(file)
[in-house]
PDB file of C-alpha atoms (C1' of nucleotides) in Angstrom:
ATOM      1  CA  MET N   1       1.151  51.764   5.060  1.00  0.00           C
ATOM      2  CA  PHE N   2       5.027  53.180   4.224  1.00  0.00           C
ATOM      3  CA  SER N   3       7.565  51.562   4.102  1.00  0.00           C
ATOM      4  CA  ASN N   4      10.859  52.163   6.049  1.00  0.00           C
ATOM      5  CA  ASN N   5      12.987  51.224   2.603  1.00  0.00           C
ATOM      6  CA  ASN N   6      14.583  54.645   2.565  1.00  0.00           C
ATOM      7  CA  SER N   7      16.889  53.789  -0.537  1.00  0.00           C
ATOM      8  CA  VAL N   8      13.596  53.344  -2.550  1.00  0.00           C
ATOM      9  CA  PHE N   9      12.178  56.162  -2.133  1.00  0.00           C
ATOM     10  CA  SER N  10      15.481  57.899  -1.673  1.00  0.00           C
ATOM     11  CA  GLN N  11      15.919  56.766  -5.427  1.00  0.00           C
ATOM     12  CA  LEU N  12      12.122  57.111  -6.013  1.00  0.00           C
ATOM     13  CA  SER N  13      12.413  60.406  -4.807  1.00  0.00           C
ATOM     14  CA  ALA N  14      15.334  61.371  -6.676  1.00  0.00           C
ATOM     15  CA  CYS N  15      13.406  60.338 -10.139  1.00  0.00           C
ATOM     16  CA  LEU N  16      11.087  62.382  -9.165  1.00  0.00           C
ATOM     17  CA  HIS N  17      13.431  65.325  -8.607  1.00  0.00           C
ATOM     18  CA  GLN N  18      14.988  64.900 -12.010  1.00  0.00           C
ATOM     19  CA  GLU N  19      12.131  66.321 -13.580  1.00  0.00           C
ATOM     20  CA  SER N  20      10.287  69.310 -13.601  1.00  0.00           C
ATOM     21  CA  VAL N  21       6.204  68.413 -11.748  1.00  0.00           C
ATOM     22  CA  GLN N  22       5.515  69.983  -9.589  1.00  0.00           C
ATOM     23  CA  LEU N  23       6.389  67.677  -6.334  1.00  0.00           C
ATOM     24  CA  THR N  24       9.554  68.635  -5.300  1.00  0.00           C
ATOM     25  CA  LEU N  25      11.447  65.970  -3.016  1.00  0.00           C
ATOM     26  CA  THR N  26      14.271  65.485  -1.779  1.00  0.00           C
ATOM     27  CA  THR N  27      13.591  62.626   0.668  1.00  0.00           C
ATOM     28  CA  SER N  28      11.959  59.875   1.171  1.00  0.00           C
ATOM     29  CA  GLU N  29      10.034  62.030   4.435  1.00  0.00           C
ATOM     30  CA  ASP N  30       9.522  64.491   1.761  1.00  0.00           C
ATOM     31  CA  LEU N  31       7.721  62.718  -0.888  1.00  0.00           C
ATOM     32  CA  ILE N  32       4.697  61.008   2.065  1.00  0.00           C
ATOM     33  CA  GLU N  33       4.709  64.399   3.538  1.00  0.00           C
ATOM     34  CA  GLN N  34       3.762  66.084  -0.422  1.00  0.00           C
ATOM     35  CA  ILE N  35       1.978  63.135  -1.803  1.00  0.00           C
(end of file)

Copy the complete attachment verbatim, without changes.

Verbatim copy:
[in-house]
PDB file of C-alpha atoms (C1' of nucleotides) in Angstrom:
ATOM      1  CA  MET N   1       1.151  51.764   5.060  1.00  0.00           C
ATOM      2  CA  PHE N   2       5.027  53.180   4.224  1.00  0.00           C
ATOM      3  CA  SER N   3       7.565  51.562   4.102  1.00  0.00           C
ATOM      4  CA  ASN N   4      10.859  52.163   6.049  1.00  0.00           C
ATOM      5  CA  ASN N   5      12.987  51.224   2.603  1.00  0.00           C
ATOM      6  CA  ASN N   6      14.583  54.645   2.565  1.00  0.00           C
ATOM      7  CA  SER N   7      16.889  53.789  -0.537  1.00  0.00           C
ATOM      8  CA  VAL N   8      13.596  53.344  -2.550  1.00  0.00           C
ATOM      9  CA  PHE N   9      12.178  56.162  -2.133  1.00  0.00           C
ATOM     10  CA  SER N  10      15.481  57.899  -1.673  1.00  0.00           C
ATOM     11  CA  GLN N  11      15.919  56.766  -5.427  1.00  0.00           C
ATOM     12  CA  LEU N  12      12.122  57.111  -6.013  1.00  0.00           C
ATOM     13  CA  SER N  13      12.413  60.406  -4.807  1.00  0.00           C
ATOM     14  CA  ALA N  14      15.334  61.371  -6.676  1.00  0.00           C
ATOM     15  CA  CYS N  15      13.406  60.338 -10.139  1.00  0.00           C
ATOM     16  CA  LEU N  16      11.087  62.382  -9.165  1.00  0.00           C
ATOM     17  CA  HIS N  17      13.431  65.325  -8.607  1.00  0.00           C
ATOM     18  CA  GLN N  18      14.988  64.900 -12.010  1.00  0.00           C
ATOM     19  CA  GLU N  19      12.131  66.321 -13.580  1.00  0.00           C
ATOM     20  CA  SER N  20      10.287  69.310 -13.601  1.00  0.00           C
ATOM     21  CA  VAL N  21       6.204  68.413 -11.748  1.00  0.00           C
ATOM     22  CA  GLN N  22       5.515  69.983  -9.589  1.00  0.00           C
ATOM     23  CA  LEU N  23       6.389  67.677  -6.334  1.00  0.00           C
ATOM     24  CA  THR N  24       9.554  68.635  -5.300  1.00  0.00           C
ATOM     25  CA  LEU N  25      11.447  65.970  -3.016  1.00  0.00           C
ATOM     26  CA  THR N  26      14.271  65.485  -1.779  1.00  0.00           C
ATOM     27  CA  THR N  27      13.591  62.626   0.668  1.00  0.00           C
ATOM     28  CA  SER N  28      11.959  59.875   1.171  1.00  0.00           C
ATOM     29  CA  GLU N  29      10.034  62.030   4.435  1.00  0.00           C
ATOM     30  CA  ASP N  30       9.522  64.491   1.761  1.00  0.00           C
ATOM     31  CA  LEU N  31       7.721  62.718  -0.888  1.00  0.00           C
ATOM     32  CA  ILE N  32       4.697  61.008   2.065  1.00  0.00           C
ATOM     33  CA  GLU N  33       4.709  64.399   3.538  1.00  0.00           C
ATOM     34  CA  GLN N  34       3.762  66.084  -0.422  1.00  0.00           C
ATOM     35  CA  ILE N  35       1.978  63.135  -1.803  1.00  0.00           C